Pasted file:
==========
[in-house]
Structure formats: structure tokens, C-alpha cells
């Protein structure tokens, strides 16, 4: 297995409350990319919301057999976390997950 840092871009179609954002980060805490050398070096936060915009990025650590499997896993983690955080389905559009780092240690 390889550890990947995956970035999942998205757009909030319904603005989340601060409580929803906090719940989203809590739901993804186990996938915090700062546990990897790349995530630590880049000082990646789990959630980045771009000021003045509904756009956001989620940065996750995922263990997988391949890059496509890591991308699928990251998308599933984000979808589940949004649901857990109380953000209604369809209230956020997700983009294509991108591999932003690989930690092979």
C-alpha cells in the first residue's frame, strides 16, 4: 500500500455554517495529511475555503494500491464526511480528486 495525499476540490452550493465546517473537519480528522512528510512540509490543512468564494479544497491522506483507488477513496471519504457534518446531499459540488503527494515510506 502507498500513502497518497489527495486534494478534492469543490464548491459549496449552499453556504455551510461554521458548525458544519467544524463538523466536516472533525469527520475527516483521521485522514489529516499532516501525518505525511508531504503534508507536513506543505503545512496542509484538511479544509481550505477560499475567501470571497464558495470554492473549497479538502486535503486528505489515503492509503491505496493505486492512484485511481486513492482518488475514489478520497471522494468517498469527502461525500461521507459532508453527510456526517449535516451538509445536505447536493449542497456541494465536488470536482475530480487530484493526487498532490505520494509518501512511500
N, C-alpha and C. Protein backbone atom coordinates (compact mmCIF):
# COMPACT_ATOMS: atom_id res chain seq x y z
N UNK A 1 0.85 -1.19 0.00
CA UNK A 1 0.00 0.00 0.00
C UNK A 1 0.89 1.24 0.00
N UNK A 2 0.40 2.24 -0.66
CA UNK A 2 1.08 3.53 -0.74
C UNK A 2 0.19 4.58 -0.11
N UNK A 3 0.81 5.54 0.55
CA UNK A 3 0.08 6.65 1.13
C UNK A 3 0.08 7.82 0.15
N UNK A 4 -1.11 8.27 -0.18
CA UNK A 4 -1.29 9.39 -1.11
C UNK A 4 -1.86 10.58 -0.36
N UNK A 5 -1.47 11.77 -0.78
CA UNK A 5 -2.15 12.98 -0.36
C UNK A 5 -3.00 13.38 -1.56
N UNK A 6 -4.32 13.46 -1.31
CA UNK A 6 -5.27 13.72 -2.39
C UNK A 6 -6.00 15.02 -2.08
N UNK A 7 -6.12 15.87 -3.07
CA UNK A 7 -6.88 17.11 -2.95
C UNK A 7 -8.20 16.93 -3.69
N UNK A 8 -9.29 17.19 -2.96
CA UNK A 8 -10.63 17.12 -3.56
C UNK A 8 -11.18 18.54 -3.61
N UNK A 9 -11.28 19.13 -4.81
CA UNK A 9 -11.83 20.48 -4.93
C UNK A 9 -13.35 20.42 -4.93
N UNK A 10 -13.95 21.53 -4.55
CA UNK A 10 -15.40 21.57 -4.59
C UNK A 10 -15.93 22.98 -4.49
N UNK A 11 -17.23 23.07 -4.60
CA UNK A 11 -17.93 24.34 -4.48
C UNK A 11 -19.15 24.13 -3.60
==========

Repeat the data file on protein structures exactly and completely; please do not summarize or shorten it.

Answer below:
[in-house]
Structure formats: structure tokens, C-alpha cells
């Protein structure tokens, strides 16, 4: 297995409350990319919301057999976390997950 840092871009179609954002980060805490050398070096936060915009990025650590499997896993983690955080389905559009780092240690 390889550890990947995956970035999942998205757009909030319904603005989340601060409580929803906090719940989203809590739901993804186990996938915090700062546990990897790349995530630590880049000082990646789990959630980045771009000021003045509904756009956001989620940065996750995922263990997988391949890059496509890591991308699928990251998308599933984000979808589940949004649901857990109380953000209604369809209230956020997700983009294509991108591999932003690989930690092979």
C-alpha cells in the first residue's frame, strides 16, 4: 500500500455554517495529511475555503494500491464526511480528486 495525499476540490452550493465546517473537519480528522512528510512540509490543512468564494479544497491522506483507488477513496471519504457534518446531499459540488503527494515510506 502507498500513502497518497489527495486534494478534492469543490464548491459549496449552499453556504455551510461554521458548525458544519467544524463538523466536516472533525469527520475527516483521521485522514489529516499532516501525518505525511508531504503534508507536513506543505503545512496542509484538511479544509481550505477560499475567501470571497464558495470554492473549497479538502486535503486528505489515503492509503491505496493505486492512484485511481486513492482518488475514489478520497471522494468517498469527502461525500461521507459532508453527510456526517449535516451538509445536505447536493449542497456541494465536488470536482475530480487530484493526487498532490505520494509518501512511500
N, C-alpha and C. Protein backbone atom coordinates (compact mmCIF):
# COMPACT_ATOMS: atom_id res chain seq x y z
N UNK A 1 0.85 -1.19 0.00
CA UNK A 1 0.00 0.00 0.00
C UNK A 1 0.89 1.24 0.00
N UNK A 2 0.40 2.24 -0.66
CA UNK A 2 1.08 3.53 -0.74
C UNK A 2 0.19 4.58 -0.11
N UNK A 3 0.81 5.54 0.55
CA UNK A 3 0.08 6.65 1.13
C UNK A 3 0.08 7.82 0.15
N UNK A 4 -1.11 8.27 -0.18
CA UNK A 4 -1.29 9.39 -1.11
C UNK A 4 -1.86 10.58 -0.36
N UNK A 5 -1.47 11.77 -0.78
CA UNK A 5 -2.15 12.98 -0.36
C UNK A 5 -3.00 13.38 -1.56
N UNK A 6 -4.32 13.46 -1.31
CA UNK A 6 -5.27 13.72 -2.39
C UNK A 6 -6.00 15.02 -2.08
N UNK A 7 -6.12 15.87 -3.07
CA UNK A 7 -6.88 17.11 -2.95
C UNK A 7 -8.20 16.93 -3.69
N UNK A 8 -9.29 17.19 -2.96
CA UNK A 8 -10.63 17.12 -3.56
C UNK A 8 -11.18 18.54 -3.61
N UNK A 9 -11.28 19.13 -4.81
CA UNK A 9 -11.83 20.48 -4.93
C UNK A 9 -13.35 20.42 -4.93
N UNK A 10 -13.95 21.53 -4.55
CA UNK A 10 -15.40 21.57 -4.59
C UNK A 10 -15.93 22.98 -4.49
N UNK A 11 -17.23 23.07 -4.60
CA UNK A 11 -17.93 24.34 -4.48
C UNK A 11 -19.15 24.13 -3.60